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Barry Diller is making it easier for investors to know what they are sinking their money into when buying shares of his company, and Wall Street likes the clarity.
After Diller said on Monday that he would split his clunkily named IAC/InterActiveCorp into five separately traded companies, the stock rose 7.5%.
Goldman Sachs analyst Anthony Noto quickly removed his 10% “conglomerate discount” on the stock, thus his price target on IAC/InterActiveCorp shares rose from $32 to $33. The stock closed Thursday at $29.67.
Likewise, RBC Capital Markets analyst Jordan Rohan removed his conglomerate discount, which he had pegged at 15%, so his target was lifted to $32 from $30.
The five new companies are: IAC, which houses Ask.com, Match.com, CitySearch and others; Ticketmaster; HSN; LendingTree; and Interval International, which houses the travel assets.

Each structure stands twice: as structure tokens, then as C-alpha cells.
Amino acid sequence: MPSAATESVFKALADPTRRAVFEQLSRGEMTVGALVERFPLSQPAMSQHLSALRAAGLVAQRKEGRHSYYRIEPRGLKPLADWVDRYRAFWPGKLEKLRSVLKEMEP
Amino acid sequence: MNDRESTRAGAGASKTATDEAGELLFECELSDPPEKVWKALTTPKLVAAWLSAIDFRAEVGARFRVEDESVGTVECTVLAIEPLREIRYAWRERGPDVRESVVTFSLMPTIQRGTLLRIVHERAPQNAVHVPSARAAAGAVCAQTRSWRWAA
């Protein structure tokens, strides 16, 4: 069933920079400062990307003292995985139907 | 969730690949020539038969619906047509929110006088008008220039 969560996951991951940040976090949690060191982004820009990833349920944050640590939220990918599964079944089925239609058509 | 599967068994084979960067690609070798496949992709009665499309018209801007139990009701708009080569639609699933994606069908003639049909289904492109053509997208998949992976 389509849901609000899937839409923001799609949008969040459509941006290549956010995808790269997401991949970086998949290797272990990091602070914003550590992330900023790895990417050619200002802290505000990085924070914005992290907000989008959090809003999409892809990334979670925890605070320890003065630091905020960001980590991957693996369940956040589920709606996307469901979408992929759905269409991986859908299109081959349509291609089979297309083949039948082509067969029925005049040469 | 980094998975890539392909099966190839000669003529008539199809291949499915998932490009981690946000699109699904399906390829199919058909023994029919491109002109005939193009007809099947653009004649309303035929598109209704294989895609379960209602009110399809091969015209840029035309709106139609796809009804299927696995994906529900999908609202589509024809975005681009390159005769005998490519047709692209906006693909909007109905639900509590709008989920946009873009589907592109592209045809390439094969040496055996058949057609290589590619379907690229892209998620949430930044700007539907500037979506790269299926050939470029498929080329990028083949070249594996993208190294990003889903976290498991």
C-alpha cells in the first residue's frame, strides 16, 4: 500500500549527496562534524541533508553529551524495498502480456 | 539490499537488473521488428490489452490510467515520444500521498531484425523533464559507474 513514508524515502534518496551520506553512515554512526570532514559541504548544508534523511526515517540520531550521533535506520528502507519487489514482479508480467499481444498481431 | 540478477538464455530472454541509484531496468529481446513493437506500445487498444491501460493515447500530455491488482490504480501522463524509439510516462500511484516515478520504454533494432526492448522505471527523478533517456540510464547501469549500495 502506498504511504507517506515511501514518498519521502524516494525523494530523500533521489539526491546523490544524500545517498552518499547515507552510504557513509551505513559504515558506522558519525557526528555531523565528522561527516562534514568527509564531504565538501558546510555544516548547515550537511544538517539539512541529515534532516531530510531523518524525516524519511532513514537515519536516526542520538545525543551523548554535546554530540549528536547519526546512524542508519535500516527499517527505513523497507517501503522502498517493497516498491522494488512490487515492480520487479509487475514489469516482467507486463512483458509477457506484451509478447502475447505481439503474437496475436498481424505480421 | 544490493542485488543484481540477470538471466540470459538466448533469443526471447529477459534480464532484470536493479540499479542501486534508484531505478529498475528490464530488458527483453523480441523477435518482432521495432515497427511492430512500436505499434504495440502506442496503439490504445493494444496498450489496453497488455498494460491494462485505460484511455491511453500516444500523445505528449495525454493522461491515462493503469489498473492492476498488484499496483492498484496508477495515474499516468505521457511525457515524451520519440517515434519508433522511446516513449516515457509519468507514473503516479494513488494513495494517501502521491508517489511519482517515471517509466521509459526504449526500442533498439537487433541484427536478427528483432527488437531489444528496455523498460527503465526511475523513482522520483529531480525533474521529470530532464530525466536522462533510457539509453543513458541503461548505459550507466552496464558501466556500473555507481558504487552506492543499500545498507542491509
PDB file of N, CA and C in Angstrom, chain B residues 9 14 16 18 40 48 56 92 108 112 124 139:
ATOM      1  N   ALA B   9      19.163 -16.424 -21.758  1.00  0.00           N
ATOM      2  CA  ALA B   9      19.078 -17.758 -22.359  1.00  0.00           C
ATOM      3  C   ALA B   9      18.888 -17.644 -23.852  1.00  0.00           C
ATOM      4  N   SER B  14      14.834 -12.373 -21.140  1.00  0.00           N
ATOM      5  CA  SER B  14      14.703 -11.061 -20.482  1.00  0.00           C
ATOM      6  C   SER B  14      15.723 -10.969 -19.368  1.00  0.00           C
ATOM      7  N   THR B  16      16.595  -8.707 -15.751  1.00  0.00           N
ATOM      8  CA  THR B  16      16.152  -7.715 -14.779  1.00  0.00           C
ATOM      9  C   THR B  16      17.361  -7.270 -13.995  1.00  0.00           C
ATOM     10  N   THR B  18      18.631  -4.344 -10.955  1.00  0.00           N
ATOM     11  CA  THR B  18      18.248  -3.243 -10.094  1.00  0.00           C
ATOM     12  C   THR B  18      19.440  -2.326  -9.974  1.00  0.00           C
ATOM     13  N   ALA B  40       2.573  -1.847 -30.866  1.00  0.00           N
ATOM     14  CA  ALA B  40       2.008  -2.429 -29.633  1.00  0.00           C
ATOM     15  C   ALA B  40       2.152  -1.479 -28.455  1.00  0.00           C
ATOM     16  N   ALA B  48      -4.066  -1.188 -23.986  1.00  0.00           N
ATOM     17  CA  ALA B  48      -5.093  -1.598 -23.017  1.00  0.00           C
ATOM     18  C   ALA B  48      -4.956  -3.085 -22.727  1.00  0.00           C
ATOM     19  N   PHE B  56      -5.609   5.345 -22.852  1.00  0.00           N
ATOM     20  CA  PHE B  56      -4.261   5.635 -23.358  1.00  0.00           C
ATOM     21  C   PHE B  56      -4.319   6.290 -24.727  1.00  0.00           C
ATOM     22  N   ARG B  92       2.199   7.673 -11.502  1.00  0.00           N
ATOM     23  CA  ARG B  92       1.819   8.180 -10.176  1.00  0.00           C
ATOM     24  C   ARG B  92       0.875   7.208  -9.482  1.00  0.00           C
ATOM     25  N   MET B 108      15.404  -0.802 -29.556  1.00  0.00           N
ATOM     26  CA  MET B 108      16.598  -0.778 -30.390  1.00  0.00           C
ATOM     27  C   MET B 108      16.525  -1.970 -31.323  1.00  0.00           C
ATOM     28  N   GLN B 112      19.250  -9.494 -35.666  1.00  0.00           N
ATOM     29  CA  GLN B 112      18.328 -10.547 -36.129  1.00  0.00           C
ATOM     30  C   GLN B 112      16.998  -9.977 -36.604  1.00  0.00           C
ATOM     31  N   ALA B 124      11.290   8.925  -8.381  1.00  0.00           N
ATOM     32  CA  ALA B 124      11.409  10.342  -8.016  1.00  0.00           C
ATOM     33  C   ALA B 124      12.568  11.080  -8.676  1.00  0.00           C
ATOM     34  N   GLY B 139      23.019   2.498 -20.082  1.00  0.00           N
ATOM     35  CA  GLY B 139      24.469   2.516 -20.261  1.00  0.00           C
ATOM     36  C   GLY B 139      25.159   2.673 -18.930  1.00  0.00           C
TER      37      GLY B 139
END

With such varied assets all under the one IAC/InterActiveCorp umbrella, investors found it difficult to gauge growth potential, hence the aforementioned “conglomerate discount.”
Plus, why should investors interested in profiting from a fast-growing search engine like Ask.com be saddled with an online real estate firm like LendingTree? Or so goes the thinking.
Soon — probably by mid 2008 — investors can pick and choose their Diller-related investments and each of the five entities can use their own shares as currency for making acquisitions.
“The new structure should increase the simplicity of the investment decision and transparency of trends,” Noto said.
Rohan added that separate stocks could have the added benefit of more closely aligning employee performance with the success of the shares of the corresponding companies they’ll now work for.
Except, perhaps, if they work for LendingTree, a business severely hampered by the tumbling real estate market. Rohan, in fact, assigns a zero per-share valuation to the LendingTree business.
He thus gets to his $32 valuation by assigning the following per-share valuations to each of the businesses: $10 for Ticketmaster, $7 for HSN, $5 for Interval and $8 for IAC. Plus, as noted, an additional 15% for the removal of the conglomerate discount.
He warns, however: “We have seen some conglomerate unwindings not unlock value. For example, CBS and Viacom.”
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